So you’ve found that perfect listing. It’s the exact color you wanted, at a fair price point, and located reasonably close by. Where do you go from here? In my final post of this series, I’ll cover the essentials of the transaction itself – one of the most important steps to scoring a good deal.
Contacting the Seller
The first thing you should do is to reply to the listing that you’re interested in. At the top left of the page underneath the headline you’ll see the reply email. Copy paste this email address into whatever email client you use. Be courteous and to the point. I usually just say I’m interested in the listing, and ask for more information (condition, any damage, how long owned, etc.).
You don’t need to discuss price at this point. If the seller included a phone number in the listing, then call/text rather than email. Chances are the seller will respond much more quickly. Whatever you do, don’t delay. If it’s a good deal, there will be other people contacting the seller, too. Speed is important.
Checking Out the Item
You’ve gotten in contact with the seller, and you like what you hear. You agree to go over to take a look at the item. I’ll go over some useful tips from personal experience.
First, bringing a friend will do more good than harm. Your friend might be able to spot something you miss, help you with moving the item, and decrease the chances (slim but still there) of dirty play. Second, I recommend not carrying cash. You can find your bank’s ATM nearby if you do eventually agree on a deal – having cash on you when you first check out the item is just an extra liability. And last, ask a lot of good questions – you’ll have the item in front of you so be as thorough as you can. If you spot something that seems off, don’t hesitate to call it out. Take note of any damages or factors that could diminish the value (this will be useful come negotiating time).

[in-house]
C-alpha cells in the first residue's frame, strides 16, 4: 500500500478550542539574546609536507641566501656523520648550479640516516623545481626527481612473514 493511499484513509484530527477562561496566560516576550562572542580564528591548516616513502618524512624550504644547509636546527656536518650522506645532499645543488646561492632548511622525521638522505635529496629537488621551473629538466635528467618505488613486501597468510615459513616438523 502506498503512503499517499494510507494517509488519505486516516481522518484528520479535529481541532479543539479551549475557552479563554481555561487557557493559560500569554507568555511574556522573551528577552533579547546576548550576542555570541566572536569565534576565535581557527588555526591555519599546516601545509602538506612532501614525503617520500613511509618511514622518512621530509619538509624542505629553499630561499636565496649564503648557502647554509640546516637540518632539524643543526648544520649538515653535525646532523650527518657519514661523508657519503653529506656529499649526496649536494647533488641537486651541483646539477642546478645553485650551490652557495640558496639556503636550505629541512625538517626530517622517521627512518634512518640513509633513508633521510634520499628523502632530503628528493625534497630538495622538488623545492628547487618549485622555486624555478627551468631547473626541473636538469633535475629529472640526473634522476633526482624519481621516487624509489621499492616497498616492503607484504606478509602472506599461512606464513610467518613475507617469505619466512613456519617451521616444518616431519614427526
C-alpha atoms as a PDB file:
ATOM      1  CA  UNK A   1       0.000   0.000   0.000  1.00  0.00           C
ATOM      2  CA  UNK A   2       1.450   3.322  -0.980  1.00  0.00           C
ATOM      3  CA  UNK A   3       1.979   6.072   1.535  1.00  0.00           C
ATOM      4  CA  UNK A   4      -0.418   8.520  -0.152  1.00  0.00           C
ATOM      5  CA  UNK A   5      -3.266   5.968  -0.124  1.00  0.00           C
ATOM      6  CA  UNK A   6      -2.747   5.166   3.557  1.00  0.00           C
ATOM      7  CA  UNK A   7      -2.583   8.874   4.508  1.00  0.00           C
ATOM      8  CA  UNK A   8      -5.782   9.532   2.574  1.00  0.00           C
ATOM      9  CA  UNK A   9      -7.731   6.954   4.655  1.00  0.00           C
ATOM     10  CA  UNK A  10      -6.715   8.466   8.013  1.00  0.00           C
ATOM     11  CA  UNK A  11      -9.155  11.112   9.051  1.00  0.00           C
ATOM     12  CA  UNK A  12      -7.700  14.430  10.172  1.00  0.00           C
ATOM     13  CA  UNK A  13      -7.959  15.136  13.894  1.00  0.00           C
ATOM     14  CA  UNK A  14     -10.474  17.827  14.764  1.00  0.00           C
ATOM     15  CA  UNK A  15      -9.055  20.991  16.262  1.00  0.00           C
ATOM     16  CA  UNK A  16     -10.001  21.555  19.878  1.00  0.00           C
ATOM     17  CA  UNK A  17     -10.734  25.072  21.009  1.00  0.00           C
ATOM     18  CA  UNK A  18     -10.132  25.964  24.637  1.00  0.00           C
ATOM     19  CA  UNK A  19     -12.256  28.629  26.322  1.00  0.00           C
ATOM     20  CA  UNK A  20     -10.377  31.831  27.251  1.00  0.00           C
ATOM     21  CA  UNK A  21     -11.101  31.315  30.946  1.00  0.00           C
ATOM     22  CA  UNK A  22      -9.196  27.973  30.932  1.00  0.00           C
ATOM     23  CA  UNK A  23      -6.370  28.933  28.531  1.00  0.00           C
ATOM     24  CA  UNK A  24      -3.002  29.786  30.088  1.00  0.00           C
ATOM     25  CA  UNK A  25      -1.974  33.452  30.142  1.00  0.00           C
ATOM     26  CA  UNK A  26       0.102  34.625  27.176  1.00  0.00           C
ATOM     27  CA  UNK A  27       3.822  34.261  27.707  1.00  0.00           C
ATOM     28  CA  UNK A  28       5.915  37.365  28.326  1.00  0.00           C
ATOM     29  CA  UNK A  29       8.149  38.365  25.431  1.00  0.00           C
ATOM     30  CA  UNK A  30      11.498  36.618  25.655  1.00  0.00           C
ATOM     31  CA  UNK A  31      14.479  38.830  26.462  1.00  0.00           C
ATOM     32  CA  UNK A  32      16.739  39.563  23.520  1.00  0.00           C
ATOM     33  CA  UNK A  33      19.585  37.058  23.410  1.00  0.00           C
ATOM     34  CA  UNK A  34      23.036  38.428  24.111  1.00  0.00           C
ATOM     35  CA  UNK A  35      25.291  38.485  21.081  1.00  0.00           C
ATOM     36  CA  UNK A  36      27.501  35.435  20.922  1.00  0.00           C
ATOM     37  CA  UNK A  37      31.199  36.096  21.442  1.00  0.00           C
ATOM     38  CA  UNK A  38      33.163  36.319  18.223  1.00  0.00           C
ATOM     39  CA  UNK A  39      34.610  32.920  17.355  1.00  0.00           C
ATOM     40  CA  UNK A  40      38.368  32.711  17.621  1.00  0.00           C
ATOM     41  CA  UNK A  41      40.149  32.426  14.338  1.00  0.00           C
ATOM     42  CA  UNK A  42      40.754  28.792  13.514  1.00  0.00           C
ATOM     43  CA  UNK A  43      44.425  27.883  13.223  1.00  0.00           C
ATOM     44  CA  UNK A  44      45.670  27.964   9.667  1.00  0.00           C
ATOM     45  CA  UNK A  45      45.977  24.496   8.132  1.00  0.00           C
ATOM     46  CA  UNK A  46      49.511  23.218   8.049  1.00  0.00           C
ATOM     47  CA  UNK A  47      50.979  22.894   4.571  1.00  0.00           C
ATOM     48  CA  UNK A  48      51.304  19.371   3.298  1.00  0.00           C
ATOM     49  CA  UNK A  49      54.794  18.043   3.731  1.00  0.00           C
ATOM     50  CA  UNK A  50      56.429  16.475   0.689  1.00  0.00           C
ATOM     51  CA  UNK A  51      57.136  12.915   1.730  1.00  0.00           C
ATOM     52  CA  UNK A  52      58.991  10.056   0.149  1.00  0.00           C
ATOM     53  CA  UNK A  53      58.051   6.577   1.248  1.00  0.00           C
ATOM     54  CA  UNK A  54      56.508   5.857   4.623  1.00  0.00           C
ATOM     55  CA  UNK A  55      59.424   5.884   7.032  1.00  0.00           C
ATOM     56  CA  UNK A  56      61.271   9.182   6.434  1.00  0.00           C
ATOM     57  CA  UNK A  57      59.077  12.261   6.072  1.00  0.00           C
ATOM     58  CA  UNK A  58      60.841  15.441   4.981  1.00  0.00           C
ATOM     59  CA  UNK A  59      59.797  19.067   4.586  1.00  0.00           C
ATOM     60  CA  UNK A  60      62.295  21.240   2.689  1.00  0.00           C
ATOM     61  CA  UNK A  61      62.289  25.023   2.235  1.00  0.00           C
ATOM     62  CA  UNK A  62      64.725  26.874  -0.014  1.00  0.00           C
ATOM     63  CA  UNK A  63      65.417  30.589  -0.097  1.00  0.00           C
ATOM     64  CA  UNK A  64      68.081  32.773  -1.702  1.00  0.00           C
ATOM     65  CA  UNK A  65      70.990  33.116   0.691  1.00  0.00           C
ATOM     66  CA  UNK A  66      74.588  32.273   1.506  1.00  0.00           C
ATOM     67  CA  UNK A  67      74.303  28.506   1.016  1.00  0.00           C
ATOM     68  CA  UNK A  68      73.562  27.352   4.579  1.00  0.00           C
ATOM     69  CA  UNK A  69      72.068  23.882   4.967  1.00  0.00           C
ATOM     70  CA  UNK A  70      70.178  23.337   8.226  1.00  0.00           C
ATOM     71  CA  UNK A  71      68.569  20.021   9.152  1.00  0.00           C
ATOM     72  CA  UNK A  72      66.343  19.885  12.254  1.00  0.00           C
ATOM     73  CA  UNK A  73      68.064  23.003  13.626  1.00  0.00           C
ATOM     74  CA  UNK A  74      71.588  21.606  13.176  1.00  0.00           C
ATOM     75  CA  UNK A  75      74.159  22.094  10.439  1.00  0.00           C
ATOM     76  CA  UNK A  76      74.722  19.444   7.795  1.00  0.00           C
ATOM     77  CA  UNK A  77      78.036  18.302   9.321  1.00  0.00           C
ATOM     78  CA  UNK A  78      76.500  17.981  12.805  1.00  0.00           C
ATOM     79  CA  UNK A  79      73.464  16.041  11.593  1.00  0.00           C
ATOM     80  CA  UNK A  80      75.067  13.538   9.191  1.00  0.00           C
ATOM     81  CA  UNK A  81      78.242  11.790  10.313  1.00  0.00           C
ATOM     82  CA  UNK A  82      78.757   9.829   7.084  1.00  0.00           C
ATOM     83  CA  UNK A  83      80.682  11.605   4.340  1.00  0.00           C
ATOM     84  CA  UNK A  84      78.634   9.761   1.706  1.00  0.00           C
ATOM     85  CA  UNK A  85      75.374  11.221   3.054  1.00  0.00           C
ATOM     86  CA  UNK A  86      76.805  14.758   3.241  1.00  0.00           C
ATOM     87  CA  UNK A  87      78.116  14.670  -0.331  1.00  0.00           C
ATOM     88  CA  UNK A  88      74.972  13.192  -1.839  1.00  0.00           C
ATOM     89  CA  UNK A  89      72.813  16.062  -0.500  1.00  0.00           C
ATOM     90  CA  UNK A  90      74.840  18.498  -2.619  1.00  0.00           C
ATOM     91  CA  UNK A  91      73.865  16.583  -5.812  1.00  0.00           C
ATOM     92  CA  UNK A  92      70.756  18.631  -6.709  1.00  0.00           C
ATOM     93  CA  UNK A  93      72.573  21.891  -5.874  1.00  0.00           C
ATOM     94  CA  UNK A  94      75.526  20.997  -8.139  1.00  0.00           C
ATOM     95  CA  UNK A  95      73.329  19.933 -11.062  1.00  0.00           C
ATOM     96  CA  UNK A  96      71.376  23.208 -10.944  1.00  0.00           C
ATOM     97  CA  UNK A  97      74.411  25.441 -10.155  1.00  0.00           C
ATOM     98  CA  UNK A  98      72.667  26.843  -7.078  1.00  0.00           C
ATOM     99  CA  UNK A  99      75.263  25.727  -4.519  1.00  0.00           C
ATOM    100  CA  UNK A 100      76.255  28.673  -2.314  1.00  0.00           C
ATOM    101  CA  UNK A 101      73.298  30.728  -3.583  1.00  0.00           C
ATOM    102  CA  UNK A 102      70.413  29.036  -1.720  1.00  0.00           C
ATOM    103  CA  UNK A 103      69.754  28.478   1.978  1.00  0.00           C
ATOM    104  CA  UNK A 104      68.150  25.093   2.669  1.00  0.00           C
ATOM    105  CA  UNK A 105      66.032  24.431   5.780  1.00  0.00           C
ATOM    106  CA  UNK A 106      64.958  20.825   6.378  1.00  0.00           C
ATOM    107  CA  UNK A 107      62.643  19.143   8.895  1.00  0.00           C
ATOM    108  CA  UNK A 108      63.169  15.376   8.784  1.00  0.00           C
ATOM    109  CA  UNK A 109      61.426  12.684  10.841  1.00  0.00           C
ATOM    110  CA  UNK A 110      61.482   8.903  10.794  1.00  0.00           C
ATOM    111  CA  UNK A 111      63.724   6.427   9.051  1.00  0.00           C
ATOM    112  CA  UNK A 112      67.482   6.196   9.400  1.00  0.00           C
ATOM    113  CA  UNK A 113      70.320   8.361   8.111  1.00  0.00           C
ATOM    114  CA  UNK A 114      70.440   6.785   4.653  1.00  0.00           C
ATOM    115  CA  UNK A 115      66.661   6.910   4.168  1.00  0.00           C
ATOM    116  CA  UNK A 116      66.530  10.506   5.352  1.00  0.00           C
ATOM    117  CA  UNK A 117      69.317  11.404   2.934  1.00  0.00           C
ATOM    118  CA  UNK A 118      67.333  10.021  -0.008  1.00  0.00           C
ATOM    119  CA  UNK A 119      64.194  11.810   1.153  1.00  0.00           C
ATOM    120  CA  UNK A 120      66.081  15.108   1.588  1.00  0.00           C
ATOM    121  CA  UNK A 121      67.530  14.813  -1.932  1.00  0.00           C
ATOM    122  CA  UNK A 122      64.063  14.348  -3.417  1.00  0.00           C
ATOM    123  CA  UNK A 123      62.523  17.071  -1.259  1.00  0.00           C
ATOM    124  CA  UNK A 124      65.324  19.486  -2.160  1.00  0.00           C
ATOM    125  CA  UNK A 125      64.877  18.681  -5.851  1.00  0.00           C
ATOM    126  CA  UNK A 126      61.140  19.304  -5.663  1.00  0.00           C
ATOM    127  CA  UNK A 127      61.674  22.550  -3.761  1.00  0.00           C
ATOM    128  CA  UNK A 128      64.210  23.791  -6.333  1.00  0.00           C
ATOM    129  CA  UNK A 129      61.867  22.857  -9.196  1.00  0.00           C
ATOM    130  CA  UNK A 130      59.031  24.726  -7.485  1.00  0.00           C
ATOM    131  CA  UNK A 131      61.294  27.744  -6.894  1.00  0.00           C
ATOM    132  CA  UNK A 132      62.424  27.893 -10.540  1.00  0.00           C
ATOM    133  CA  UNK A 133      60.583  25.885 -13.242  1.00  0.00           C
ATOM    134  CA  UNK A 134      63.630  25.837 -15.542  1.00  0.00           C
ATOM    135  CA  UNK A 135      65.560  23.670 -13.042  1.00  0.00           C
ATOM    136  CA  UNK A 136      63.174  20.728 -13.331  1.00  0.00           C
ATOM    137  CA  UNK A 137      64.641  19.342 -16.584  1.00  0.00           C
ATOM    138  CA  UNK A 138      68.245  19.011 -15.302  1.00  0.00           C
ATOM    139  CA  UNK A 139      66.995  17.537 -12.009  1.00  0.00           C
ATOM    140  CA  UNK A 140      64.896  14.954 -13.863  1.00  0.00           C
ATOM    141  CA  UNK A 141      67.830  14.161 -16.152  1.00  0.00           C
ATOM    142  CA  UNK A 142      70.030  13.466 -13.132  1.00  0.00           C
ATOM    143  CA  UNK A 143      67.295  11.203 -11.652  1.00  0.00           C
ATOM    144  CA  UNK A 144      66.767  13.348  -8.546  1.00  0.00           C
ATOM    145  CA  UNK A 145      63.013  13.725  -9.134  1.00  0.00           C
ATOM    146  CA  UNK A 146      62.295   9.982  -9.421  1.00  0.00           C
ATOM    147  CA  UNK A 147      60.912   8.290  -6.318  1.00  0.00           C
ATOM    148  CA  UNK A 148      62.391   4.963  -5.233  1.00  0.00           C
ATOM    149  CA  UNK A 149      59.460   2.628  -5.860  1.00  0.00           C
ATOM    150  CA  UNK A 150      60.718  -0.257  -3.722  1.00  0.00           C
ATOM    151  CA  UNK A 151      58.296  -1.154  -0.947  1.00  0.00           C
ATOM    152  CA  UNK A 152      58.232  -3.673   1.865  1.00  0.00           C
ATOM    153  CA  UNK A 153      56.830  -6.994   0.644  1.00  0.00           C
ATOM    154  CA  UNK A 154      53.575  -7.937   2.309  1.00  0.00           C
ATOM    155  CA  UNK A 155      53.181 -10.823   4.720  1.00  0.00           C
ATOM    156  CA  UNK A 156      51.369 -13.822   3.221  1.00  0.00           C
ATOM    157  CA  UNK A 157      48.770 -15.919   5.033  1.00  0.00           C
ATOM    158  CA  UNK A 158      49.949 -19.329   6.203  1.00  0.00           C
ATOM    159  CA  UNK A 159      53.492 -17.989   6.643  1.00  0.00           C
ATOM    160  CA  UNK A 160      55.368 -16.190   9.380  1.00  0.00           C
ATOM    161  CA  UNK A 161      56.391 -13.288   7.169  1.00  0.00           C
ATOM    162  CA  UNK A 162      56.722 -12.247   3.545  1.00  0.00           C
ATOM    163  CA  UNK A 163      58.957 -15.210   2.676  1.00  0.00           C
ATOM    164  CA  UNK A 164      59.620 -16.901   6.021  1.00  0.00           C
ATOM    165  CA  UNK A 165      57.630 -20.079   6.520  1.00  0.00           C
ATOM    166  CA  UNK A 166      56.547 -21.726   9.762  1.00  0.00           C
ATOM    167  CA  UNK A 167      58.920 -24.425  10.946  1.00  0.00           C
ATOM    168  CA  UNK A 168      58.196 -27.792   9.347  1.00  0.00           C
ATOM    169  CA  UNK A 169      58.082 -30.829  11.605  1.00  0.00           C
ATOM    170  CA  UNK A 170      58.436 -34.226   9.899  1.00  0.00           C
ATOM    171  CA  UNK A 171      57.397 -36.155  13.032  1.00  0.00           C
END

Negotiating really depends on the owner, price, and item. Sometimes, the owner’s not going to budge. This usually only happens when they’re pricing the item significantly lower than market value. You know it, and they’ll know it too. However, most of the time, sellers are willing to negotiate (they often price the item higher in anticipation of eventually lowering the price).
Dos: Be clear on the price you want to offer. Be willing to compromise. Point out any flaws you see on the item, and use those flaws to your negotiating advantage. Don’ts: Lowballing – this means offering a ridiculously low amount. Sellers will most definitely be turned off by this tactic, and you can kiss any deal goodbye. The ideal price is somewhere between the seller’s agreed price and your agreed price. Some effective tactics I’ve seen and/or used: extended silence (pretty dramatic, this one), highlighting the flaws, reasoning your price, walking away. Practicing negotiating techniques makes perfect, and there are many ways to succeed.
Closing the Deal
If both you and the seller agree on the deal, you can now pick up cash (usually the only payment accepted) and make the exchange. Make sure the seller helps you move your item or fills out any required paperwork before you hand over the cash. Once that’s done, congrats! You’ve gotten yourself a deal.
Again, the transaction process is very logical. Be smart, always be on the lookout, and don’t be afraid to ask for the price you think is fair. With these in check, you’ll make Craigslist a powerful tool in purchasing good items while saving money.
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